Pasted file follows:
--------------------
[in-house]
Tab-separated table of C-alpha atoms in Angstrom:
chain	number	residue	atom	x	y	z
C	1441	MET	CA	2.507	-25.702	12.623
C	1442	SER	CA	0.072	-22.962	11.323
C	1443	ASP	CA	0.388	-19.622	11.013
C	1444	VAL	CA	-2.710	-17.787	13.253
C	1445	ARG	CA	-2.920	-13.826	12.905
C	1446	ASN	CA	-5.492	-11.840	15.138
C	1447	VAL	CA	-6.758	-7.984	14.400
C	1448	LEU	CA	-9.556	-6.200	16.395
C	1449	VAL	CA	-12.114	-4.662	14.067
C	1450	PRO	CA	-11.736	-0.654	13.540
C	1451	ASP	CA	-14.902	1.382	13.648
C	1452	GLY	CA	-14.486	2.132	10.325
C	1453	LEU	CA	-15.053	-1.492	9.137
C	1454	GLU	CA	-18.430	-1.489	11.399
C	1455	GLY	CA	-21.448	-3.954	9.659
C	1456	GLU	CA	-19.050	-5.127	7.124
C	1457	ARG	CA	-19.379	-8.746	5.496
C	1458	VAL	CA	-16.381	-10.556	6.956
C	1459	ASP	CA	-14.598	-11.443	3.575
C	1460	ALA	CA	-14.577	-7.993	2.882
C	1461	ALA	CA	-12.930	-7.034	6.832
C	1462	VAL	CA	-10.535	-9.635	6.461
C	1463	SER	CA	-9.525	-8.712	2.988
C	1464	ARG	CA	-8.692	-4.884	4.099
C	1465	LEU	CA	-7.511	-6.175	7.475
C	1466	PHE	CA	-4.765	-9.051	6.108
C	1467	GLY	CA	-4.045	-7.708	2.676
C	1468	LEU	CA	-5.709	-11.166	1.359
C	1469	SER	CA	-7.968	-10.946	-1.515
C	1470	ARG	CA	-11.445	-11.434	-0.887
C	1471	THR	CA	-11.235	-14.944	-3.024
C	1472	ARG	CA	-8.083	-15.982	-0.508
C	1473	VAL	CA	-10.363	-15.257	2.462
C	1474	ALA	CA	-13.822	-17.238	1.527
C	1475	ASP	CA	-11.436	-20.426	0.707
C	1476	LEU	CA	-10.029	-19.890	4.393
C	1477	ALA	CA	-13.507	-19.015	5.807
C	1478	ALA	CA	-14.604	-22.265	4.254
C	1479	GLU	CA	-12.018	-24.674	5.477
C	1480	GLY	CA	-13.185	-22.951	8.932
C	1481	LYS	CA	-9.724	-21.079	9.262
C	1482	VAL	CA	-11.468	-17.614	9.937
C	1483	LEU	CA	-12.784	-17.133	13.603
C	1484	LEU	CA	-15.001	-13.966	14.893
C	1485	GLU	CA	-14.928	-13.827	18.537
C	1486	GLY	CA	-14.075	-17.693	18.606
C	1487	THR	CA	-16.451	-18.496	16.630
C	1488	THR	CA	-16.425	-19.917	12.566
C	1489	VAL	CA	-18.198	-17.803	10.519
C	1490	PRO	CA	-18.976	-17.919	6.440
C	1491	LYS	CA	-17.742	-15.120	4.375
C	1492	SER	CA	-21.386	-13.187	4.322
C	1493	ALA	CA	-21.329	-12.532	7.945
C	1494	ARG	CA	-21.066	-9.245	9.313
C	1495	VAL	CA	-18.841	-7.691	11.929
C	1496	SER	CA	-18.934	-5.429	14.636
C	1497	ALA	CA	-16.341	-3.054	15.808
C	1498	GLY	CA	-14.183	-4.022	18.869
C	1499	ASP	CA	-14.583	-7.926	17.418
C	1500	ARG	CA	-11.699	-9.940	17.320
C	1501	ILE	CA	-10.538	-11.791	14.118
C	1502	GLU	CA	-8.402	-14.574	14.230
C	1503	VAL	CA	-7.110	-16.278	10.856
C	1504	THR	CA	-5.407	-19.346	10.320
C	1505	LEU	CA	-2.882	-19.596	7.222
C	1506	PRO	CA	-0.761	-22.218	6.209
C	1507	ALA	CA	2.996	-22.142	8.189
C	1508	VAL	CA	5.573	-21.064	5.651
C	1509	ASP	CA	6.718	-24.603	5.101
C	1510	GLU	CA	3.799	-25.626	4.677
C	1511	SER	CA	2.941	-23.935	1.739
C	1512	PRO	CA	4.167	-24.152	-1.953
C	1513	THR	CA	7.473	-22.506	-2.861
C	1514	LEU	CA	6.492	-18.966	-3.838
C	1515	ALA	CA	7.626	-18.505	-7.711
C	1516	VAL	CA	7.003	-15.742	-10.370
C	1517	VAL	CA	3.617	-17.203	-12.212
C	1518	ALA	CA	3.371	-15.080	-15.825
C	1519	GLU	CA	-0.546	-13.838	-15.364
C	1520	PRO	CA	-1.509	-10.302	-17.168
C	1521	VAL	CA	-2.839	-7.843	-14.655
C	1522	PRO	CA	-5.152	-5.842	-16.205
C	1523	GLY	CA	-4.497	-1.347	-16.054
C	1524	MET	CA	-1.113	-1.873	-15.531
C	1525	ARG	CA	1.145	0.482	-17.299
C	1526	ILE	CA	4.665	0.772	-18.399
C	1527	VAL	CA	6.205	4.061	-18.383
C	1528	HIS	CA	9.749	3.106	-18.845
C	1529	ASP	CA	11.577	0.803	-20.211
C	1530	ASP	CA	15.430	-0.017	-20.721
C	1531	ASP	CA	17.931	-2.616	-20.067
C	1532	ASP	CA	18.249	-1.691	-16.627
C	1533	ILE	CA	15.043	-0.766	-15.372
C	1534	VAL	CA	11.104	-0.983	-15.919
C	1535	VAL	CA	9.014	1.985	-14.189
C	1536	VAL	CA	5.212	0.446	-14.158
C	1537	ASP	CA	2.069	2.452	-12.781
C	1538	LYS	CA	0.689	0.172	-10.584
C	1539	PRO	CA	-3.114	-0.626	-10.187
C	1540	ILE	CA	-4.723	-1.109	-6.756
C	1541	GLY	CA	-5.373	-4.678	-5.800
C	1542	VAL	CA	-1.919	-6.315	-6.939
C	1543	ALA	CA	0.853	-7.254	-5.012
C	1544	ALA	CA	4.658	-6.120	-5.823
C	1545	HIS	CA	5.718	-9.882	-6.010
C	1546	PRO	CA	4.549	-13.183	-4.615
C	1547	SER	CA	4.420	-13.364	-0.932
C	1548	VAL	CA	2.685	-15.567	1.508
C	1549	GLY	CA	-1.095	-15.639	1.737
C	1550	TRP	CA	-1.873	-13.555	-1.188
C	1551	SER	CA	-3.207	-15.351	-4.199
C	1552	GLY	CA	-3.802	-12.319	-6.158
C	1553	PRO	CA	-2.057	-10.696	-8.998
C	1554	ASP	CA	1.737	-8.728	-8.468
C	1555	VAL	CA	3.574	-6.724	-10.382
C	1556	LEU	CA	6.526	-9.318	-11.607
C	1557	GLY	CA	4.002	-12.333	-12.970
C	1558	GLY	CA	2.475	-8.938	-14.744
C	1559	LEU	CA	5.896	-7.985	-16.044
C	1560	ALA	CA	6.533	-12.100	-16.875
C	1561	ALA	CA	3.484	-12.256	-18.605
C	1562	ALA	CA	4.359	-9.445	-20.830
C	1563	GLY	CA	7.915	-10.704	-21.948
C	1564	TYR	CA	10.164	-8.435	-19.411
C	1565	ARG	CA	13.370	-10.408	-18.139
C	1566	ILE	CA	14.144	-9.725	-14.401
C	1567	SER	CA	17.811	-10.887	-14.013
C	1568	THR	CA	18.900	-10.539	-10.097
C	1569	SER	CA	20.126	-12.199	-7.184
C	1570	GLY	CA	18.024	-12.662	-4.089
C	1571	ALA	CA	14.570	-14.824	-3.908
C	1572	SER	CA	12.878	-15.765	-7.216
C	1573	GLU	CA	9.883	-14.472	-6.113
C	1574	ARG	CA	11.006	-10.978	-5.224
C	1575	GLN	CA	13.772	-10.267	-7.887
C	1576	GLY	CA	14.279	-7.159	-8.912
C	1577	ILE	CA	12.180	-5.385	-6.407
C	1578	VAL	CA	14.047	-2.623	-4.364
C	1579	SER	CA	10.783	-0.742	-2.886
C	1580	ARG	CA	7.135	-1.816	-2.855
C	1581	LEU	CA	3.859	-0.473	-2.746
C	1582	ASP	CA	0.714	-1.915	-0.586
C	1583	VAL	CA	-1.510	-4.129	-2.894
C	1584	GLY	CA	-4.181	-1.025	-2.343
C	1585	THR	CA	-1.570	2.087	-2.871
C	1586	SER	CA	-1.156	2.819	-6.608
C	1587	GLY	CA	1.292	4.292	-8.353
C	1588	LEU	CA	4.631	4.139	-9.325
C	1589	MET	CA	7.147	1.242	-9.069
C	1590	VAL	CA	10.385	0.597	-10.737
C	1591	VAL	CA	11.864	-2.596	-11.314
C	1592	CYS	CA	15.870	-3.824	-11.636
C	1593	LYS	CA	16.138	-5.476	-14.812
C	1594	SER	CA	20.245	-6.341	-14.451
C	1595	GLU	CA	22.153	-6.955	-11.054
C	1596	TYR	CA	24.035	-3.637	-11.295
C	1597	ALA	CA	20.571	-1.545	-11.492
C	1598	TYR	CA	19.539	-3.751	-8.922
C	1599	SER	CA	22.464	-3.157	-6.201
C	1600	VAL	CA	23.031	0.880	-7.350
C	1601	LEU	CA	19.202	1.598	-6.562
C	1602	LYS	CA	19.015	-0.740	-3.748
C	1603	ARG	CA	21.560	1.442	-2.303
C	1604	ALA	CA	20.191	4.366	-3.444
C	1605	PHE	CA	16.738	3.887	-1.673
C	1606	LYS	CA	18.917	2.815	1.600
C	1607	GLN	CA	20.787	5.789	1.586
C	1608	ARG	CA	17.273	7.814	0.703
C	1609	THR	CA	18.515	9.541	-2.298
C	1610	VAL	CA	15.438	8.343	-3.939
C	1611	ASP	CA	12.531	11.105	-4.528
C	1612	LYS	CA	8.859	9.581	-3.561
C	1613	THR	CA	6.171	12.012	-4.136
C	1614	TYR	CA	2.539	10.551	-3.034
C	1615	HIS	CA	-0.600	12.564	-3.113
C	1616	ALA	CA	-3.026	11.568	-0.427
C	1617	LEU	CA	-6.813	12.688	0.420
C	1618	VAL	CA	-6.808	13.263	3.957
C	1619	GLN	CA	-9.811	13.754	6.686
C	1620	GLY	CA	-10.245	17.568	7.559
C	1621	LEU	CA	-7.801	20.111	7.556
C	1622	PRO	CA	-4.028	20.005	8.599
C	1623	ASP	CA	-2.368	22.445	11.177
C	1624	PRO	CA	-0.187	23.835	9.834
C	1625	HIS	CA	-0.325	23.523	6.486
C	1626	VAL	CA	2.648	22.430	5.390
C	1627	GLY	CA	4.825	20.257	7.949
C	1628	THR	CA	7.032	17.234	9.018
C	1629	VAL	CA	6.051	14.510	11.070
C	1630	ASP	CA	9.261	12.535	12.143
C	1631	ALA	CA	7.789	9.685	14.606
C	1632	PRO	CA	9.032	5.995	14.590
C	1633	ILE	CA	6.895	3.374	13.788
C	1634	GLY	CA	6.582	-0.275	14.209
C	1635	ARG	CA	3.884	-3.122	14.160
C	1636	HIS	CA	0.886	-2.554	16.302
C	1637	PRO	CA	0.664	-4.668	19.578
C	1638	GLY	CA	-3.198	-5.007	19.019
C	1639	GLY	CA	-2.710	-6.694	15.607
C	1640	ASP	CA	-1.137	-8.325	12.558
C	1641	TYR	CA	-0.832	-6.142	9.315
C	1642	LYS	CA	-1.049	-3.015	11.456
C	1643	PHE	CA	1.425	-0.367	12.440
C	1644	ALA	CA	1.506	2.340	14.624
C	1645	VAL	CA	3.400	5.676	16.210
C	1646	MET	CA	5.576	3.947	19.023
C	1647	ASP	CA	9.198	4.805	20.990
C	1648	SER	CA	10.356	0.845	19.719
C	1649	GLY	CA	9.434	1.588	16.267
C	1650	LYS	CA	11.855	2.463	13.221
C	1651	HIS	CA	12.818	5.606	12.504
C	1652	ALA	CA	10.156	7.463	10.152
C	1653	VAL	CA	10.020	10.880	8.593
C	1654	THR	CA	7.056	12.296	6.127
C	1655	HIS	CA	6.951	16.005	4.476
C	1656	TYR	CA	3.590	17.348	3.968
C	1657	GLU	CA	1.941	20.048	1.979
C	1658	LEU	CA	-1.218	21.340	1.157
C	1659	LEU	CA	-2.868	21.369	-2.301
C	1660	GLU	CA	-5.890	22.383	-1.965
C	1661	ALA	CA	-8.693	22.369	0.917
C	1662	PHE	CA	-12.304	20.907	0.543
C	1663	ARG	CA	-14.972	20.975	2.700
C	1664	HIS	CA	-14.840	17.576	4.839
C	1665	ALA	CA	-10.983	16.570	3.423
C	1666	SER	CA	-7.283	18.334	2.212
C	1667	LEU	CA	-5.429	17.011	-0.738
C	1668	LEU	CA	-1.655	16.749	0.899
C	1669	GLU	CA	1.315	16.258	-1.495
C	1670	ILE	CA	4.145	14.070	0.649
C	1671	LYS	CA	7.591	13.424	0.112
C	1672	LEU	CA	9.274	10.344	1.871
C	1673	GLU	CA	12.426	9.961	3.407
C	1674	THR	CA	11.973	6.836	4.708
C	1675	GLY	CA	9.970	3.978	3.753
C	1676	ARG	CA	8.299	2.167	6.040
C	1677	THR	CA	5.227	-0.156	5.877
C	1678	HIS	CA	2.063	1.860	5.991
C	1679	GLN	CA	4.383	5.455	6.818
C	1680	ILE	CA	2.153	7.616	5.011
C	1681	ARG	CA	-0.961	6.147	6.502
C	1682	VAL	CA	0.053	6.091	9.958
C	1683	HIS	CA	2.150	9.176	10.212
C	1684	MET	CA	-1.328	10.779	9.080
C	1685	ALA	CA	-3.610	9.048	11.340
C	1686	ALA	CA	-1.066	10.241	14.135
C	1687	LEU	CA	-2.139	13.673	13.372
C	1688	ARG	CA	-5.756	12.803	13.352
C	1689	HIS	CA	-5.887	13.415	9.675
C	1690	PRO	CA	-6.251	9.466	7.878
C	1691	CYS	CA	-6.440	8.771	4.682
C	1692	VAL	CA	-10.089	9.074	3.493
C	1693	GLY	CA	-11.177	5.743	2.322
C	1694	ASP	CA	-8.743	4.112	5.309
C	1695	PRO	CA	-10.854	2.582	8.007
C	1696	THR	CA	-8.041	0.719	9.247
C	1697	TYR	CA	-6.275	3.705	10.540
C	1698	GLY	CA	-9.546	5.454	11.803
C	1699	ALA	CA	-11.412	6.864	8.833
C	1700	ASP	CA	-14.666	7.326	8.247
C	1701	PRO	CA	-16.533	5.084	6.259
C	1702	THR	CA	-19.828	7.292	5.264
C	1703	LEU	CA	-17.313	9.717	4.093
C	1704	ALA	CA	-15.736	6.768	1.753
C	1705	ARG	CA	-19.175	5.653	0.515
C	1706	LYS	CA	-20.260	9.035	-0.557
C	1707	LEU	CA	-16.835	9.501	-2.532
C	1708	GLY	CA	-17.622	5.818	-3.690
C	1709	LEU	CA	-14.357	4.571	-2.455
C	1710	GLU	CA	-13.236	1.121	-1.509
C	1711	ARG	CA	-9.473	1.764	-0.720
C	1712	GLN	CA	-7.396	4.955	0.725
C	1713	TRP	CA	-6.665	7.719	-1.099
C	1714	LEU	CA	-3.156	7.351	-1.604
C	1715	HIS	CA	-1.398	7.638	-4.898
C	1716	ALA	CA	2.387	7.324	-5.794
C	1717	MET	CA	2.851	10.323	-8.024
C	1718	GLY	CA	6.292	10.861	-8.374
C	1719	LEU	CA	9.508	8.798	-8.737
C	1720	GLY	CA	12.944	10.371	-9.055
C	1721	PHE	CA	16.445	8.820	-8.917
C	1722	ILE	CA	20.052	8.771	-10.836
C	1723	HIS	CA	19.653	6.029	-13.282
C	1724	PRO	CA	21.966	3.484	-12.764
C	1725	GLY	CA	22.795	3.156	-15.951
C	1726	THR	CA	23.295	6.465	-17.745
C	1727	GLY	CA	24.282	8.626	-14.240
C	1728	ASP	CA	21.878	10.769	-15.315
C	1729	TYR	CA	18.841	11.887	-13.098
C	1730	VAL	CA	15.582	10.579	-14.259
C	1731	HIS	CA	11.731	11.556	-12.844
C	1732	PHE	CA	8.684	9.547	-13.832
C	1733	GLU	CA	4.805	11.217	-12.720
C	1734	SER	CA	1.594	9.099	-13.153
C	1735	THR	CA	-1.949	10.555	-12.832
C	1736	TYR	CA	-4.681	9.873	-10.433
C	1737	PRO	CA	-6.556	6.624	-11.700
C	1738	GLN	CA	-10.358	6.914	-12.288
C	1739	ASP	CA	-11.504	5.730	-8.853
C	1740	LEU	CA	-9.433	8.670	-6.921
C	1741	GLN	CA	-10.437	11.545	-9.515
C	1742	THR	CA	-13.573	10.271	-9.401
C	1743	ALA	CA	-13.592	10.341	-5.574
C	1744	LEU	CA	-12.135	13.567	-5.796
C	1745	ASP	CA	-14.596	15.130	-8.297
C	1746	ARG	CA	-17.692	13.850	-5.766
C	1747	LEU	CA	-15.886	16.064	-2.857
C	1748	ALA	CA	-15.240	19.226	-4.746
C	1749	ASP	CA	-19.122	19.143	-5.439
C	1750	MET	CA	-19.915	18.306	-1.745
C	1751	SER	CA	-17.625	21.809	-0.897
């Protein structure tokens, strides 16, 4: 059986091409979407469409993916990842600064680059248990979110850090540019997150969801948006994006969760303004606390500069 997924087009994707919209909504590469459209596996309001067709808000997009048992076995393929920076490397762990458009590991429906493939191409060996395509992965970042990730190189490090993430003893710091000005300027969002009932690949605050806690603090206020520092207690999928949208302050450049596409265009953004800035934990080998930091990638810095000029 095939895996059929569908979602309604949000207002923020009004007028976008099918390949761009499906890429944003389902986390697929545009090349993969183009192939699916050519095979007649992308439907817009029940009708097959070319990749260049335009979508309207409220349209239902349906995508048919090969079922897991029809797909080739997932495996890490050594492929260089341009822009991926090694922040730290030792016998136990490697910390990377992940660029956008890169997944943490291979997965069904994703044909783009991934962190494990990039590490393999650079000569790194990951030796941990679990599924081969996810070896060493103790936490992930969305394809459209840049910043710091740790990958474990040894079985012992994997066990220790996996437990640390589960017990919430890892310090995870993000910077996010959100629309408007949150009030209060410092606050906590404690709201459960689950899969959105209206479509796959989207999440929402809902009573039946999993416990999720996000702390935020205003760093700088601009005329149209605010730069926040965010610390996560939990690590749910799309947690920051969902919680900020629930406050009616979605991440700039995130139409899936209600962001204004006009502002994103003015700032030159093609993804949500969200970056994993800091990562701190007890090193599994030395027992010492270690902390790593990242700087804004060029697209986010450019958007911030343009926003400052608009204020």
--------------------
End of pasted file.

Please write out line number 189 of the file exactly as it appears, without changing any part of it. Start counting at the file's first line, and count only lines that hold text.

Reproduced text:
C	1626	VAL	CA	2.648	22.430	5.390